This is a weekly update on new Java 7 information. All current and previous information is maintained on my Java 7 page.
Hang on to your hats people, this is a big roundup!
Neal Gafter posted an interesting (and controversy-generating) post about removing language features, specifically checked exceptions as one option that could simplify the closure specification. Some followups: Ricky Clarkson, Elliotte Rusty Harold, InfoQ. I’ve certainly been back and forth through the full pendulum of checked / non-checked exceptions, and I’m currently more on the non-checked side, but I still feel that checked exceptions are a worthwhile technique for API design, when used appropriately. I also think there is a very large pool of existing Java programmers that would freak out if we stopped checking them.
You might also be interested in the lengthy post by Joe Darcy on all the things you need to consider when adding a new Java 7 language feature. Required reading if you’re interested in doing some language hacking or starting a new JSR to add curse words to the syntax (although they’ve already turned my JSR down three times, so good luck with that).
I also ran across a link (via Scott Rosenberg’s blog) to an older paper from Guy Steele on language design and his thoughts on how to grow Java that is pretty interesting in light of all the current Java 7 discussion. If you’re interested in language design, I would highly recommend it as an interesting and very well-written paper. The issues of the day for Guy were really operator overloading and generics. It feels like we are examining the same kinds of issues today with closures and some of the other language proposals (like say, removing checked exceptions :). Closures to me feels like one of those language changes that allows us (the Java-using community) to grow the language ourself. It’s also a heck of a lot of power – more than enough to blow off your own foot.
The JavaOne slides have been posted and here are a set that relate to Java 7 that you might find interesting. There are, of course, many interesting talks beyond this set, so check out the full set. They are still adding multimedia for many of them as well.
Recently Andreas Sterbenz posted a restatement of what superpackages are. He followed that up this week with a restatement of nested superpackages.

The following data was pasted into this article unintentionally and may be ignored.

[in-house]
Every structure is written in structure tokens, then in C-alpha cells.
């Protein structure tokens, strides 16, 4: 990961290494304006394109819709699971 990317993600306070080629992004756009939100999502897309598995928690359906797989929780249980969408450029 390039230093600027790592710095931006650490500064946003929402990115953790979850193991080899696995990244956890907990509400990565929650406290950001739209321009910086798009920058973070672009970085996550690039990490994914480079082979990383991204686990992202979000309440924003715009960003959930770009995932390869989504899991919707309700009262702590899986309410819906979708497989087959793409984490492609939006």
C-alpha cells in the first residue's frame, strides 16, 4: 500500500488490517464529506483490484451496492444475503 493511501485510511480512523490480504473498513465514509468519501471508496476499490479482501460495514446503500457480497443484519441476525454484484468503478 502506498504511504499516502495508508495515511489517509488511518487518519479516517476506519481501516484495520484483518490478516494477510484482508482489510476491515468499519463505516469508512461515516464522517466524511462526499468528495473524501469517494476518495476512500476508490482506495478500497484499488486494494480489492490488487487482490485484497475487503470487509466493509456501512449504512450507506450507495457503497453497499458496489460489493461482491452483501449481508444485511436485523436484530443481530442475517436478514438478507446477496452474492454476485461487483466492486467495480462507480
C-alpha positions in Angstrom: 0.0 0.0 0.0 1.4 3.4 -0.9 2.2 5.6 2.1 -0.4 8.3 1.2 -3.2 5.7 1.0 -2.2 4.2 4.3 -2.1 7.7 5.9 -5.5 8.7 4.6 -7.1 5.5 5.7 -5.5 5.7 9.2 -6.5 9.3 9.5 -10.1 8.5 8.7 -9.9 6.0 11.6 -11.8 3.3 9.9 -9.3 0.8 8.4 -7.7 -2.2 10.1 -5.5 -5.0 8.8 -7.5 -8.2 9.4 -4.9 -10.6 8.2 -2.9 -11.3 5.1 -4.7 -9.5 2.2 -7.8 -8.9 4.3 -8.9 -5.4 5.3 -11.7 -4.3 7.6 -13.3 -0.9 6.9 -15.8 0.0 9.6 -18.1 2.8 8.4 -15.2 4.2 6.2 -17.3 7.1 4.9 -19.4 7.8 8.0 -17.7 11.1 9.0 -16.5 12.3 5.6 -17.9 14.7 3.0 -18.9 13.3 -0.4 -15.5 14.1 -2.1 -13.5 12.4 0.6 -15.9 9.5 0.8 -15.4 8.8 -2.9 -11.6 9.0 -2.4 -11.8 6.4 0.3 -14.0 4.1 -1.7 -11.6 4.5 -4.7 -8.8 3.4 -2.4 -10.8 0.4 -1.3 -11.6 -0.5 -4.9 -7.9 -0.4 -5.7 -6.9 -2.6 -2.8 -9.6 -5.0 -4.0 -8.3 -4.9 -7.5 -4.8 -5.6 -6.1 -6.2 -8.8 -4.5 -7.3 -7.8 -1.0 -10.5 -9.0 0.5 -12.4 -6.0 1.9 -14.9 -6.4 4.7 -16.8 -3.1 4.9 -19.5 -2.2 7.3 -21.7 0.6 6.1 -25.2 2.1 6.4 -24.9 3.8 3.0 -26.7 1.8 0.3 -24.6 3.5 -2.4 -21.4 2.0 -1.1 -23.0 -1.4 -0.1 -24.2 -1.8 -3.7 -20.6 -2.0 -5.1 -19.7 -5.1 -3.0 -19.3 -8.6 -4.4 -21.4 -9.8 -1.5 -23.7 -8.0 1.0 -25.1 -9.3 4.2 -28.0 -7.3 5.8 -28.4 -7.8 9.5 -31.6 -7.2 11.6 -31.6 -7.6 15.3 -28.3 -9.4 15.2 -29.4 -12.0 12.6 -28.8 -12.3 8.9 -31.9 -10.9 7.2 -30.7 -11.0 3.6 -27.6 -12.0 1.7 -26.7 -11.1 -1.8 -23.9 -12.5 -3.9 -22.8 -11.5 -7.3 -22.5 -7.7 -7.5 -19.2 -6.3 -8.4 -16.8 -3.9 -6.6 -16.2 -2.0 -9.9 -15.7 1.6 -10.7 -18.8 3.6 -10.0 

Andreas also posted that the OpenJDK project for Java Modules is just about setup and we should start seeing some code and other useful stuff up there soon. So, if you’re interested in Java modules, check out the JSR 277 and JSR 294 mailing lists and watch the OpenJDK project.
Glyn Normington posted an article examining how JSR 277 could be reworked to provide interoperability with JSR 291. Definitely good to see this happening now rather than later. Peter Krien also posted some thoughts about how these various modularity systems could actually play together to get the best of the combination.
Check out this interview with Alan Bateman on NIO 2 for a bunch of good info.
Lots of activity on the JSR 310 Date and Time API mailing list recently. There’s been an active discussion about whether time zones are in scope (consensus seems to be yes), whether a new class is needed (also seems to be yes), and how the new class would differ from the existing classes. Certainly, the mutability of the existing TimeZone classes will be addressed, as well as of updating timezone information, possibly even hot-swapping without restarting the JVM.
Also, in other exciting library news, it appears that the JSR 107 JCache expert group was revived at JavaOne this year and Greg Luck posted that they are actively working on a new spec. Their mailing list hosted at the java.net project is open to observe if you want to stay informed. Currently, they have no SE or EE target, but it seems theoretically conceivable that some caching API could make it in for Java 7, so I’ve added a new JSR 107 section to the Java 7 page.
Hans Muller’s talk at BeJUG on JSR 296 was posted.
More info: JSR 296
Generics and Types
Howard Lovatt posted a great exploration of Super Type Tokens.
Eugene Kuleshov posted an article on a use for JSR 308 annotations that targets concurrency and performance in multi-core systems.
Howard Lovatt also posted another good comparison of scoping across the various closure proposals. And possibly interesting and related is a post by Curtis Poe on closures and Sapir-Whorf, basically how the use of closures changes the way you program, so it’s hard to see why you need them till you’re used to having them. I mentioned Sapir-Whorf on this blog a ways back related to an interview with Matz on Ruby.
Matthias Ernst posted a proposal on allowing cascading of void functions. In other words, calling a method on an object that returns void would effectively automatically return the object, allowing you to then continue calling methods on the same object. This is pretty cool and would make the creation and use of fluent APIs a lot easier. Matthias followed up with a patch so you can try it out yourself.
Fred posted some ideas around the need for an abstract enum.
That’s it for this week…stay tuned.